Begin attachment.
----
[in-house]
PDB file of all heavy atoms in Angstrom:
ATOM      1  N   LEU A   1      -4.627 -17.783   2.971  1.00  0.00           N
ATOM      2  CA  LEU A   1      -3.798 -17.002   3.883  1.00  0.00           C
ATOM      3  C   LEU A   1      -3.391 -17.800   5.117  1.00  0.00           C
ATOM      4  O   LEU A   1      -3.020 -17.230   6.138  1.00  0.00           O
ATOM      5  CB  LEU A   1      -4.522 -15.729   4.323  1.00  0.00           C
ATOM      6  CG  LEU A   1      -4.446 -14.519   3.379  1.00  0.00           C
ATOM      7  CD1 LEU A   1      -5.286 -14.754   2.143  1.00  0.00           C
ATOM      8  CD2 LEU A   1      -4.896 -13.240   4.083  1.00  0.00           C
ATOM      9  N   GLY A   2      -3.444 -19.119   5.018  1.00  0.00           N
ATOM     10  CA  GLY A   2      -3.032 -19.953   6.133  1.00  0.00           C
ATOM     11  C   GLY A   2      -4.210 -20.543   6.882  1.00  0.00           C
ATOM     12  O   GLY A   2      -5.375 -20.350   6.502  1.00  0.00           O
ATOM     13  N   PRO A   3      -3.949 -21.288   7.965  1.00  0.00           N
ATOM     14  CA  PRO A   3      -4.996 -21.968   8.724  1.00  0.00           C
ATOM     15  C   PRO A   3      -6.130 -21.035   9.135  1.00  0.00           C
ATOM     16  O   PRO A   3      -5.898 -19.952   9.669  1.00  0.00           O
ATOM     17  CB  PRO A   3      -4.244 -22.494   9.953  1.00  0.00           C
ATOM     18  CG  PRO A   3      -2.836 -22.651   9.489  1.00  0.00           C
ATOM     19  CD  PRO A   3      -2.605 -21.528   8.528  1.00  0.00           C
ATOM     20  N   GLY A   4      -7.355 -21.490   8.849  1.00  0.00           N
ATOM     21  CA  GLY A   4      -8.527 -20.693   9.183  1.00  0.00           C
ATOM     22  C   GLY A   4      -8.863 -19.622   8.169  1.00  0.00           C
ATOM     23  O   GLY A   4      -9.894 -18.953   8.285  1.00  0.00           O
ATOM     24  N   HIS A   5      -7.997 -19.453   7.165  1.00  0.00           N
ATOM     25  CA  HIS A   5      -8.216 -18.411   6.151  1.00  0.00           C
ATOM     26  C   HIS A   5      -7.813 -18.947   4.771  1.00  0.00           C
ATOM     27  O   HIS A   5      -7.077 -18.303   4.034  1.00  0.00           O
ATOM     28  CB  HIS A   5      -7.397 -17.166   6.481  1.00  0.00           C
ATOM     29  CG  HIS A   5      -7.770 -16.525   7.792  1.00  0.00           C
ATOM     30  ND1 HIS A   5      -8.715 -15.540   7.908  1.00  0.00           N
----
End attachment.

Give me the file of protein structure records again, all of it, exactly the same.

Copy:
[in-house]
PDB file of all heavy atoms in Angstrom:
ATOM      1  N   LEU A   1      -4.627 -17.783   2.971  1.00  0.00           N
ATOM      2  CA  LEU A   1      -3.798 -17.002   3.883  1.00  0.00           C
ATOM      3  C   LEU A   1      -3.391 -17.800   5.117  1.00  0.00           C
ATOM      4  O   LEU A   1      -3.020 -17.230   6.138  1.00  0.00           O
ATOM      5  CB  LEU A   1      -4.522 -15.729   4.323  1.00  0.00           C
ATOM      6  CG  LEU A   1      -4.446 -14.519   3.379  1.00  0.00           C
ATOM      7  CD1 LEU A   1      -5.286 -14.754   2.143  1.00  0.00           C
ATOM      8  CD2 LEU A   1      -4.896 -13.240   4.083  1.00  0.00           C
ATOM      9  N   GLY A   2      -3.444 -19.119   5.018  1.00  0.00           N
ATOM     10  CA  GLY A   2      -3.032 -19.953   6.133  1.00  0.00           C
ATOM     11  C   GLY A   2      -4.210 -20.543   6.882  1.00  0.00           C
ATOM     12  O   GLY A   2      -5.375 -20.350   6.502  1.00  0.00           O
ATOM     13  N   PRO A   3      -3.949 -21.288   7.965  1.00  0.00           N
ATOM     14  CA  PRO A   3      -4.996 -21.968   8.724  1.00  0.00           C
ATOM     15  C   PRO A   3      -6.130 -21.035   9.135  1.00  0.00           C
ATOM     16  O   PRO A   3      -5.898 -19.952   9.669  1.00  0.00           O
ATOM     17  CB  PRO A   3      -4.244 -22.494   9.953  1.00  0.00           C
ATOM     18  CG  PRO A   3      -2.836 -22.651   9.489  1.00  0.00           C
ATOM     19  CD  PRO A   3      -2.605 -21.528   8.528  1.00  0.00           C
ATOM     20  N   GLY A   4      -7.355 -21.490   8.849  1.00  0.00           N
ATOM     21  CA  GLY A   4      -8.527 -20.693   9.183  1.00  0.00           C
ATOM     22  C   GLY A   4      -8.863 -19.622   8.169  1.00  0.00           C
ATOM     23  O   GLY A   4      -9.894 -18.953   8.285  1.00  0.00           O
ATOM     24  N   HIS A   5      -7.997 -19.453   7.165  1.00  0.00           N
ATOM     25  CA  HIS A   5      -8.216 -18.411   6.151  1.00  0.00           C
ATOM     26  C   HIS A   5      -7.813 -18.947   4.771  1.00  0.00           C
ATOM     27  O   HIS A   5      -7.077 -18.303   4.034  1.00  0.00           O
ATOM     28  CB  HIS A   5      -7.397 -17.166   6.481  1.00  0.00           C
ATOM     29  CG  HIS A   5      -7.770 -16.525   7.792  1.00  0.00           C
ATOM     30  ND1 HIS A   5      -8.715 -15.540   7.908  1.00  0.00           N